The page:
Rationality Habits I Learned at the CFAR Workshop

by elharo 7 min read10th Mar 201327 comments


Recently Leah Libresco asked attendees at the January CFAR Workshop, "What habits have people installed after workshops?" and that got me thinking that now was a good time to write up and review what I learned (or learned and already forgot). I thought that might be of some interest to folks here, and this is what follows.

What I Learned and Implemented

The most immediately useful thing I learned was the Pomodoro Technique, as I've written about here before. In addition to that, there were a number of small items that I'm continuing to work on.

First, I've become quite fond of the question "Does future me have a comparative advantage?" Especially for small items, if the answer is "No" (and it's no far more often than it's yes) then just do it right now. The more trivial the task, the more useful it is. For instance, today I asked myself that while standing in the bedroom wondering whether to take 30 seconds to move my ExOfficio Bugproof socks from the dresser to the correct box in the closet. (Answer from a few minutes ago:  if I don't take my dog for a walk right now, he's going to pee all over the floor. Future me does have a comparative advantage of not having to clean up pee on the floor. The socks can wait.)

I've begun to notice my confusion and call it to conscious attention more often, though I suspect I learned this first from HpMOR and the sequences before the workshop. Example: when Leonard Susskind states that conservation of information is a fundamental principle of quantum mechanics, I notice that I am confused because A) I have never heard of any such fundamental law of physics as information conservation B) Every definition of information I have ever heard indicates that information most certainly can be destroyed. So just what the heck is he talking about anyway? I am now making a conscious effort to research this topic rather than letting it slide by.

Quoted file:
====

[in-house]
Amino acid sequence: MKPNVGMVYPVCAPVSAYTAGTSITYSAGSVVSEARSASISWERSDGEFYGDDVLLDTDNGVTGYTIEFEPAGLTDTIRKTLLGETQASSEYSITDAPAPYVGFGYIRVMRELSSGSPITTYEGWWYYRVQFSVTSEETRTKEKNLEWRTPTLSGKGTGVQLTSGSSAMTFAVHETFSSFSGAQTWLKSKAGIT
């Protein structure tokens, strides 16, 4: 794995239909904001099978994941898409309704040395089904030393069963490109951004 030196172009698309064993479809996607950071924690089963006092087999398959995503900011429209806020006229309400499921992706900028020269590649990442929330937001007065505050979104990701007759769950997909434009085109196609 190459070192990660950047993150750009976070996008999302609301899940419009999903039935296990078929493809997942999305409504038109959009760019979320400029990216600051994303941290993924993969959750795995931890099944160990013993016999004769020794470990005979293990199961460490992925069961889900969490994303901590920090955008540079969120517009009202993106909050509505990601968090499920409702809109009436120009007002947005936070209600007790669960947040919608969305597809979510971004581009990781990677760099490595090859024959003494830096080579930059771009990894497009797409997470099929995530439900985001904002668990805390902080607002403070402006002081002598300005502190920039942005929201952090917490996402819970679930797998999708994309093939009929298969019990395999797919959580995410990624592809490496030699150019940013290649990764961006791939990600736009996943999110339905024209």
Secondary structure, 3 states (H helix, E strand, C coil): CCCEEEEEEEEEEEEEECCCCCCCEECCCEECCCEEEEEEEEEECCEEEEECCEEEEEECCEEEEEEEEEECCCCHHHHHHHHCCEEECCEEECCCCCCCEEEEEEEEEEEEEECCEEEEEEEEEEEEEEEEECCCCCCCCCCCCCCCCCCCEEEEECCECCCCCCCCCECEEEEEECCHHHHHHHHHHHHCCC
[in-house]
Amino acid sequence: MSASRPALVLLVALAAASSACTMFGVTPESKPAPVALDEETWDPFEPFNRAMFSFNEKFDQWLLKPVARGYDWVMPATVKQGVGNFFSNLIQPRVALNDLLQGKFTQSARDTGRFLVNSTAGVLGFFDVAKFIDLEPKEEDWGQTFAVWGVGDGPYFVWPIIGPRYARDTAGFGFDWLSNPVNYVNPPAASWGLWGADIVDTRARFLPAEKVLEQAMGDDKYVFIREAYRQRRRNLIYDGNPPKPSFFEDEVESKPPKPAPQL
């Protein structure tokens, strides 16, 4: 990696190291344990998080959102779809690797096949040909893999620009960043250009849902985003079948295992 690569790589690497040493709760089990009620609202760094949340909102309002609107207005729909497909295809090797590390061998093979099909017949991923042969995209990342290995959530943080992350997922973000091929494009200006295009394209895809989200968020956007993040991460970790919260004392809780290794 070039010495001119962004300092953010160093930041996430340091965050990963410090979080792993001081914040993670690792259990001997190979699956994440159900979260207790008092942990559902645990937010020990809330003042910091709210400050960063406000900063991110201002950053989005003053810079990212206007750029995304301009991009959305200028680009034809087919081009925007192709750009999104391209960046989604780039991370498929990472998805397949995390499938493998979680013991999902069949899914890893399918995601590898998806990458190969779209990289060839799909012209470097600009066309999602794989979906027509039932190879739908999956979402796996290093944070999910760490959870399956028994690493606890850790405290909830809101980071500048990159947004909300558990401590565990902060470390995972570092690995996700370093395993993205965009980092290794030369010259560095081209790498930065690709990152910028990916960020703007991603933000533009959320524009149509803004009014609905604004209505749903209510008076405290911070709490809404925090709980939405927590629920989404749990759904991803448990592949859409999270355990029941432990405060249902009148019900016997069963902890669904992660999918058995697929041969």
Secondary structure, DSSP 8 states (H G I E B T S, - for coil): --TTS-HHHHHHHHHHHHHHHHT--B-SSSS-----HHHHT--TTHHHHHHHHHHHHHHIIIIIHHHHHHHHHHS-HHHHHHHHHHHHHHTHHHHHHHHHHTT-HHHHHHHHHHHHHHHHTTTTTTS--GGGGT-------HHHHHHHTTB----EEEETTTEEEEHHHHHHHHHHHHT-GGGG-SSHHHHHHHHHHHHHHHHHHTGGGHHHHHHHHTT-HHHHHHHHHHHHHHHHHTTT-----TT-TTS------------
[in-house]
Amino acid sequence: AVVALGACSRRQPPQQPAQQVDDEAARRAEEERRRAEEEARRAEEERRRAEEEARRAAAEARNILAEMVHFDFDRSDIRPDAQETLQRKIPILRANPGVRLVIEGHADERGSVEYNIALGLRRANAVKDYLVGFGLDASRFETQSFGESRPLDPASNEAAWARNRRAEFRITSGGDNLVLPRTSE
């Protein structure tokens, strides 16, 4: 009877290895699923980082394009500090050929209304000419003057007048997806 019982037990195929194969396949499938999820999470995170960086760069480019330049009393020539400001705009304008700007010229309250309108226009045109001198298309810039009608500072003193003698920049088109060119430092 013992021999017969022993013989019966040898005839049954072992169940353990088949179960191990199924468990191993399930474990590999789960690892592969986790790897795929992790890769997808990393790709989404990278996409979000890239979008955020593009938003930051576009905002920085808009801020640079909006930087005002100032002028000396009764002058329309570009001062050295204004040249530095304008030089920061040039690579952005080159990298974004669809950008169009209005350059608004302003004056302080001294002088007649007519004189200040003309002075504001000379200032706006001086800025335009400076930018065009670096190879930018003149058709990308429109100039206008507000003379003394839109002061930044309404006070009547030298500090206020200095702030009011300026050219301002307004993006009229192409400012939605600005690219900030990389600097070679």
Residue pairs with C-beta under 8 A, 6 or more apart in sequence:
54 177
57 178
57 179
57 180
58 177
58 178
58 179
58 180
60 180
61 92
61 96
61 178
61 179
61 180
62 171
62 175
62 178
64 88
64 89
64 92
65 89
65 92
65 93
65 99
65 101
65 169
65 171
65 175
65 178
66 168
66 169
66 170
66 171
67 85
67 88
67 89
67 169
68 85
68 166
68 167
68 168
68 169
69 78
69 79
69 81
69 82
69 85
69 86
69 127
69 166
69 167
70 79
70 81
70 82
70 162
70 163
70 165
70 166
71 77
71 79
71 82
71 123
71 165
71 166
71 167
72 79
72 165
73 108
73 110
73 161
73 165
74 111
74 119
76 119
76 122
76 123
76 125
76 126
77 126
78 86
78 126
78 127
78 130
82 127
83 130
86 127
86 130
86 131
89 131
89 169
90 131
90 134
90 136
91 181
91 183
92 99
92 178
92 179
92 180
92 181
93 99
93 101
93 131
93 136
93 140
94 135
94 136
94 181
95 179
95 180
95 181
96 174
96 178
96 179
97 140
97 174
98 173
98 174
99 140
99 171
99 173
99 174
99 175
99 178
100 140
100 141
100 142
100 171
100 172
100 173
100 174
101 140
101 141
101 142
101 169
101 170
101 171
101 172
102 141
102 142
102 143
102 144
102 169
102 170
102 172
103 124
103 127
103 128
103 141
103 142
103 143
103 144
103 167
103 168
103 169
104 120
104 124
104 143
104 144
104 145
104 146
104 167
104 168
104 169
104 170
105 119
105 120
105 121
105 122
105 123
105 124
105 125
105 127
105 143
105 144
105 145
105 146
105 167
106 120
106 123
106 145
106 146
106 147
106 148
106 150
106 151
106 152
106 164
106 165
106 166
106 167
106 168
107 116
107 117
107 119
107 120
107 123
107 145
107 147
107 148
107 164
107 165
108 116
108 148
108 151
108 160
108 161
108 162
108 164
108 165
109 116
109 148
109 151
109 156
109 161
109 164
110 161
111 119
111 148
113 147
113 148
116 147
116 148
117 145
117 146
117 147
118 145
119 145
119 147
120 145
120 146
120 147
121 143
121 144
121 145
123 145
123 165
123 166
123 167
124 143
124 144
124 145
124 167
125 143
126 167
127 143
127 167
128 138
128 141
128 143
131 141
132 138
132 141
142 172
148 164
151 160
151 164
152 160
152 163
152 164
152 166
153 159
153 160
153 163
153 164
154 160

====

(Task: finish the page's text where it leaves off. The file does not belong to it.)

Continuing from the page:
The workshop introduced me to the concepts of System 1 and System 2. System 1 is the faster, reactive, intuitive mind that uses heuristics and experience to react quickly. System 2 is the slower, analytical, logical, mathematical mind. I didn't immediately grok this or see how to apply it. However the workshop did convince me to read Daniel Kahneman's Thinking Fast and Slow, and I'm beginning to follow this. It could be useful going forward. I particularly like the examples given at the end of each chapter.

Similarly I completely did not understand the concepts of inside view vs. outside view at the workshop; and worse yet I don't think that I even realized that I didn't understand these. However now that I've read Thinking Fast and Slow, the lightbulb has gone on. Inside view is simply me deciding how likely I (or my team) is likely to accomplish something based on my judgement of the problem and our capabilities. Outside view is a statistical question about how people and teams like us have done when confronted with similar problems in the past. As long as there are similar teams and similar problems to compare with, the outside view is likely to be much more accurate.